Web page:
Along the Tracks

Thursday, October 23, 2003

Reagan’s greatest error

Twenty years ago today, the American Embassy in Beirut was hit by a suicide bomber, killing 241 Marines and sailors. In response, President Ronald Reagan pulled our troops out of Lebanon.

The result: A generation of Islamists who believed America would pull back anytime blood was drawn. Among those who learned this lesson: Osama bin Laden.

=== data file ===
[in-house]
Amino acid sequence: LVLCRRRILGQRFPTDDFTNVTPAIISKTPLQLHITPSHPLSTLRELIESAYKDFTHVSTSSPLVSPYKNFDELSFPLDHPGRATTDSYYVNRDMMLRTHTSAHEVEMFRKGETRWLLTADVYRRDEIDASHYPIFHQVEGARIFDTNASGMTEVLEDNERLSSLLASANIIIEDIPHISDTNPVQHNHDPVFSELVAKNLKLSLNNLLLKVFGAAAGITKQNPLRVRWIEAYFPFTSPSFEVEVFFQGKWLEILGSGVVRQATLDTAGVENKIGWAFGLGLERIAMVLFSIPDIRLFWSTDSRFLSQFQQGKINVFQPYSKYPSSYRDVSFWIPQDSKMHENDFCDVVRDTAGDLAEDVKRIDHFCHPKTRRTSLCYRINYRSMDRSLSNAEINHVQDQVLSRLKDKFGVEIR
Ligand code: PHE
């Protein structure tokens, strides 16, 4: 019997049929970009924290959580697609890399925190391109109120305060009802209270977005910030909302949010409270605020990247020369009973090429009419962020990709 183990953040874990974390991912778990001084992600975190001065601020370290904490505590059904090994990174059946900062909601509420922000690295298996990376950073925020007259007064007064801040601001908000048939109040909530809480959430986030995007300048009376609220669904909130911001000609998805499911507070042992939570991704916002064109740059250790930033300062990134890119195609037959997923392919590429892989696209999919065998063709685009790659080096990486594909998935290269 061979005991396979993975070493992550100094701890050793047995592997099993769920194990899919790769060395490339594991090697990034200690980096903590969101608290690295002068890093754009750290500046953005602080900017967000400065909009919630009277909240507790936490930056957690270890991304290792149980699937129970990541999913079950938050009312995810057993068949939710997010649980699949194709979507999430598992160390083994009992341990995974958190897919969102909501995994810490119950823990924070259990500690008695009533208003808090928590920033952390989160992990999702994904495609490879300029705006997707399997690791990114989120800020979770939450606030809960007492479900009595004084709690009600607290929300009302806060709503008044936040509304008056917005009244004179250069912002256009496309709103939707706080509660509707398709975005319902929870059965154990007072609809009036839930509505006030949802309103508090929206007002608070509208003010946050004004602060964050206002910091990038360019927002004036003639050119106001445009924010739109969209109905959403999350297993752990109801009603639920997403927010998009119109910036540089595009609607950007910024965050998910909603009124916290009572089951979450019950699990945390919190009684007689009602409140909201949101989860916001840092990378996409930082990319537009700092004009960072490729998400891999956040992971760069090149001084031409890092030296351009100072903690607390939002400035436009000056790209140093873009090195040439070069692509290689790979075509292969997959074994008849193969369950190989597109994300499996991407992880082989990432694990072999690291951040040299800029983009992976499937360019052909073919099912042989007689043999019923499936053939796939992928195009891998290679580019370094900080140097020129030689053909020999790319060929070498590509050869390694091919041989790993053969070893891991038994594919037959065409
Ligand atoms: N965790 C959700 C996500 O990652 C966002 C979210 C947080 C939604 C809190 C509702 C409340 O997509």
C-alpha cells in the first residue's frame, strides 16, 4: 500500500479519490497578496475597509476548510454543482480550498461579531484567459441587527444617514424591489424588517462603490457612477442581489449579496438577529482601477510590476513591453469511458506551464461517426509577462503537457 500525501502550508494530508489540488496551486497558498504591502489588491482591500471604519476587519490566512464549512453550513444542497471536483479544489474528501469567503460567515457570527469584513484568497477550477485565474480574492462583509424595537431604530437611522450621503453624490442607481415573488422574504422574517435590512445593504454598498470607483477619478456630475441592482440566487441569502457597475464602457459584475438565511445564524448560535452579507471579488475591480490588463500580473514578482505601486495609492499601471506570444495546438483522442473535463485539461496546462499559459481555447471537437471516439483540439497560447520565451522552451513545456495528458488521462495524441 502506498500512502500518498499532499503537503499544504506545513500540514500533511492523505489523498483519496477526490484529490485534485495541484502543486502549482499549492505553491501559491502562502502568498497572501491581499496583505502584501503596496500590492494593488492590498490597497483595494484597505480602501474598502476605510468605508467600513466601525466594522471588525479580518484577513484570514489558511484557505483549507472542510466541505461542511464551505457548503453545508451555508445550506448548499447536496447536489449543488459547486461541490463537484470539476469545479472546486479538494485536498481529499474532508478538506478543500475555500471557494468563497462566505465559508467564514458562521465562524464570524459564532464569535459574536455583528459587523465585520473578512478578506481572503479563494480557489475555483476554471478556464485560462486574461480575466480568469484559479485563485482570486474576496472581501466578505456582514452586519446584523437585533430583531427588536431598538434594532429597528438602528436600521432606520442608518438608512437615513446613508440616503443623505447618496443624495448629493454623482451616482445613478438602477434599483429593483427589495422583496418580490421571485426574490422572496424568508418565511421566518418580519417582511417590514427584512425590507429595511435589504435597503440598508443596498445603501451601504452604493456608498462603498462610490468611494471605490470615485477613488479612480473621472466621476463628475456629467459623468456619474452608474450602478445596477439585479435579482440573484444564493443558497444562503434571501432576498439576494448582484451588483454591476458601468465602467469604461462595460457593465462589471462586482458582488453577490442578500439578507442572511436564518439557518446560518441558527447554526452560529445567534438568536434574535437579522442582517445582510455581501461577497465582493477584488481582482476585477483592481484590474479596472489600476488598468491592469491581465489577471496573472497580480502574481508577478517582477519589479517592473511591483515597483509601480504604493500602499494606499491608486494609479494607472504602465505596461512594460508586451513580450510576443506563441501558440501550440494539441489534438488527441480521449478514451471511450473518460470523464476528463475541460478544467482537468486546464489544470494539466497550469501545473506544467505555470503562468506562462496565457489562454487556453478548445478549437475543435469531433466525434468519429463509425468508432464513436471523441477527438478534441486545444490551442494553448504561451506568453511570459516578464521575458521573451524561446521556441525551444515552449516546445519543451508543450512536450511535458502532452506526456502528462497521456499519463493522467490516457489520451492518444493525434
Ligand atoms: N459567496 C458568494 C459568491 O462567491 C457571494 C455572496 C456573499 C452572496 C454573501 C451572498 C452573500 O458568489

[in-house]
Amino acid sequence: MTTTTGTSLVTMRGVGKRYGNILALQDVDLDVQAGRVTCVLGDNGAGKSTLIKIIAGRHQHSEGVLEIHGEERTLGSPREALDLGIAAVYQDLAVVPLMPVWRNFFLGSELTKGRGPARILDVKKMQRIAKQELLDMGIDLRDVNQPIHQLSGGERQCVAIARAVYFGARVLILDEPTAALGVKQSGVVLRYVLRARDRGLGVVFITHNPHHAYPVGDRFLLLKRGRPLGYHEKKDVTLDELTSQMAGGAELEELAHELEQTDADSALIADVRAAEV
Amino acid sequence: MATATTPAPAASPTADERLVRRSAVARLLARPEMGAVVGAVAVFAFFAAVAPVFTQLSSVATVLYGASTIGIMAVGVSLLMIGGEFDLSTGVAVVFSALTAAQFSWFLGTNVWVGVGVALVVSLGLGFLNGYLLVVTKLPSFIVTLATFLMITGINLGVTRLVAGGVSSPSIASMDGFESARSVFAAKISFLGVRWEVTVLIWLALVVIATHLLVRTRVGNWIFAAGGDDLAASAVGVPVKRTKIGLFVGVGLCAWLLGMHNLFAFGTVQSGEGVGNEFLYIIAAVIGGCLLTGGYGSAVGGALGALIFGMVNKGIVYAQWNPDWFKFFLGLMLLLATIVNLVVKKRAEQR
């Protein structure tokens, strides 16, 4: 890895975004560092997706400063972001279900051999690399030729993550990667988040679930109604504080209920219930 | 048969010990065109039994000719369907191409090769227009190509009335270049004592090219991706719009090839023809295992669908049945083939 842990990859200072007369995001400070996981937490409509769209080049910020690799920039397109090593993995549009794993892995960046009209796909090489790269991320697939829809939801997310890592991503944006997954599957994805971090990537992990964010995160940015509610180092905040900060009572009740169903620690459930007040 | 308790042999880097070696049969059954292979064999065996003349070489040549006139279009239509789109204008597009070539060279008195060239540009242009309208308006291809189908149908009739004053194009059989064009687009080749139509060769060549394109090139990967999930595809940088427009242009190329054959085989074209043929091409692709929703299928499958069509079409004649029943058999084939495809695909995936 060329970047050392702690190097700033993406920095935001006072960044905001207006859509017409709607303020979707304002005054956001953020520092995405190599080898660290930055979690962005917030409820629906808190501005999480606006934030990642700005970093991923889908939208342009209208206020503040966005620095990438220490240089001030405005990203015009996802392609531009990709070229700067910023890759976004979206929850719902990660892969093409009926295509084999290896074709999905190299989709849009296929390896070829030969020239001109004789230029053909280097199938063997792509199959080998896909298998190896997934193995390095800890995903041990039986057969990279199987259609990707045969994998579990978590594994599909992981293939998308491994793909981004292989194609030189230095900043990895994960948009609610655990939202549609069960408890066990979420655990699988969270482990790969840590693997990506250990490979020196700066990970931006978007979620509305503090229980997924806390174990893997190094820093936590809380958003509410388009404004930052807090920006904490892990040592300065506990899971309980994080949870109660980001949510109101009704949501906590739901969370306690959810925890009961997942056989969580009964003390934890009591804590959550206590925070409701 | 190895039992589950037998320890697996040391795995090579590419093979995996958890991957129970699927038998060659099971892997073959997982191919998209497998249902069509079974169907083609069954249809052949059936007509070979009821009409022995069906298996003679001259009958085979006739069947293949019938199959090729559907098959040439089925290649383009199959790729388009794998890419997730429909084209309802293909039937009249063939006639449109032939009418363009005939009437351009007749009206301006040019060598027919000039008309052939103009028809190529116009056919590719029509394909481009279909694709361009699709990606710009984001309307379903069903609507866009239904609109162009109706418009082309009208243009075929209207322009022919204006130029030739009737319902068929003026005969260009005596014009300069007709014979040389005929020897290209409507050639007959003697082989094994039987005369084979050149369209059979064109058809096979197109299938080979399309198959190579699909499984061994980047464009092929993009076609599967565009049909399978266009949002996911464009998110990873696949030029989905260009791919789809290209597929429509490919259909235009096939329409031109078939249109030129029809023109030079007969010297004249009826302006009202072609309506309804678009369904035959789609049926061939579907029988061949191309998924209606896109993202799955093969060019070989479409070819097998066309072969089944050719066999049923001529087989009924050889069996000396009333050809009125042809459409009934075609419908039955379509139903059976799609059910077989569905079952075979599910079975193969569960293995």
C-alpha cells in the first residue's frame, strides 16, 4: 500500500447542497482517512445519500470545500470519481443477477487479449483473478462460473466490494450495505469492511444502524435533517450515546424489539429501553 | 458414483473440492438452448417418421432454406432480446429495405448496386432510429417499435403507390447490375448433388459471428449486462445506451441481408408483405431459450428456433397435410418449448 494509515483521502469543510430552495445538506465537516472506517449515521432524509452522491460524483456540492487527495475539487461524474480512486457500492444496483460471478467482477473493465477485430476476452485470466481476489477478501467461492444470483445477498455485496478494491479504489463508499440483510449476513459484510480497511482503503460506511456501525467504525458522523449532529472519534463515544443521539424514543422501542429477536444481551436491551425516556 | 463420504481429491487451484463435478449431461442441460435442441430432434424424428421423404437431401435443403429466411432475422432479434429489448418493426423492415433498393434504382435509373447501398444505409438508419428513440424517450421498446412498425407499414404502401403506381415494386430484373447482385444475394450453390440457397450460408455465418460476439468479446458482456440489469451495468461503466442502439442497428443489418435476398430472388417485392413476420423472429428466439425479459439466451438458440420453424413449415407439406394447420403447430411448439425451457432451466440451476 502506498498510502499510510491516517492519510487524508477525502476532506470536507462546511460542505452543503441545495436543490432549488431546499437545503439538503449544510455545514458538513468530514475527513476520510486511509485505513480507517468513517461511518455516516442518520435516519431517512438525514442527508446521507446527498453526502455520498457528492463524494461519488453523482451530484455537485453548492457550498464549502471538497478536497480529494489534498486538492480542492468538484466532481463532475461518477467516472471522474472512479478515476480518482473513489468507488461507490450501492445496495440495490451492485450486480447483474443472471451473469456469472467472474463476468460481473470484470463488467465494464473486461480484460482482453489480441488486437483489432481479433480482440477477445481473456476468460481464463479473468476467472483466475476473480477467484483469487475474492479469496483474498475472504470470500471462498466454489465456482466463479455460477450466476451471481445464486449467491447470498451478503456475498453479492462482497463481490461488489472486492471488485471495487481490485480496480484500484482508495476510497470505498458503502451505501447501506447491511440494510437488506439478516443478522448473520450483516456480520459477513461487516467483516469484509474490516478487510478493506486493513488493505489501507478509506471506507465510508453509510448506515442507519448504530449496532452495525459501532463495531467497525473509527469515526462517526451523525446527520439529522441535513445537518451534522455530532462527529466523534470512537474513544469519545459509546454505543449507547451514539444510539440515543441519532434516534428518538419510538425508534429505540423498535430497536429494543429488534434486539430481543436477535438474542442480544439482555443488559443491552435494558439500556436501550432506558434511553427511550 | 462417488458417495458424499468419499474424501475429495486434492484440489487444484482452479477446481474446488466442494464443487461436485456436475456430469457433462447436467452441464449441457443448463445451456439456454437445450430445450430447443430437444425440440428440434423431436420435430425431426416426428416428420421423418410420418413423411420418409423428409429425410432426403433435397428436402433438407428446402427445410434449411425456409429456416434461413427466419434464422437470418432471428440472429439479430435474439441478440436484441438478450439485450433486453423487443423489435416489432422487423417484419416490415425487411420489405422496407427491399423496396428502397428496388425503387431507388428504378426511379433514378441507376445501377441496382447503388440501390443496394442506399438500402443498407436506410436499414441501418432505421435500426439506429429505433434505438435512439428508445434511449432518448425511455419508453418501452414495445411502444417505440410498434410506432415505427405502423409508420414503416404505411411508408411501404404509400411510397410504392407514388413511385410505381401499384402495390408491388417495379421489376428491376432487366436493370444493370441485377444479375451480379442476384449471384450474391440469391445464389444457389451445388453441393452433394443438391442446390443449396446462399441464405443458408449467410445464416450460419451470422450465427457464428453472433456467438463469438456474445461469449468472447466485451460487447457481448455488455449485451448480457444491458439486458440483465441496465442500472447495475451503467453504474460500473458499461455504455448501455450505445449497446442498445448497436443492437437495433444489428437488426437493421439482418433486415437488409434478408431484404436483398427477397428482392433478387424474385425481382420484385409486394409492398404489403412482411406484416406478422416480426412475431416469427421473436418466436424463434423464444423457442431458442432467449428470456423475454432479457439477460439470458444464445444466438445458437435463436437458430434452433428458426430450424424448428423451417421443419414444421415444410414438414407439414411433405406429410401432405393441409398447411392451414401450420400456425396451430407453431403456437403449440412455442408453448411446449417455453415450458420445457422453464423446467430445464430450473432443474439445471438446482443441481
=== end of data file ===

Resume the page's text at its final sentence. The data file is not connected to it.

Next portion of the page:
In Reagan’s defense, this was only 10 years after the Vietnam War, and the thought of a full-fledged operation to eliminate Hezbollah and Palestinian terrorists from Lebanon - which would have inevitably resulted in an “allied” effort with Israel, already in southern Lebanon - was probably seen as an impossibility. When Libya took advantage of this apparent lack of resolve, Reagan began to change course, bombing Colonel Qaddafi’s compound. Yet the seed had been planted, and the sheer volume of the loss in Beirut set the tone for ever-larger terror operations, seeking higher and higher death tolls. By the Clinton administration, the idea of military action to eliminate terrorist sanctuaries had been abandoned entirely, and al Qaeda was free to plan its most deadly attack 9/11.

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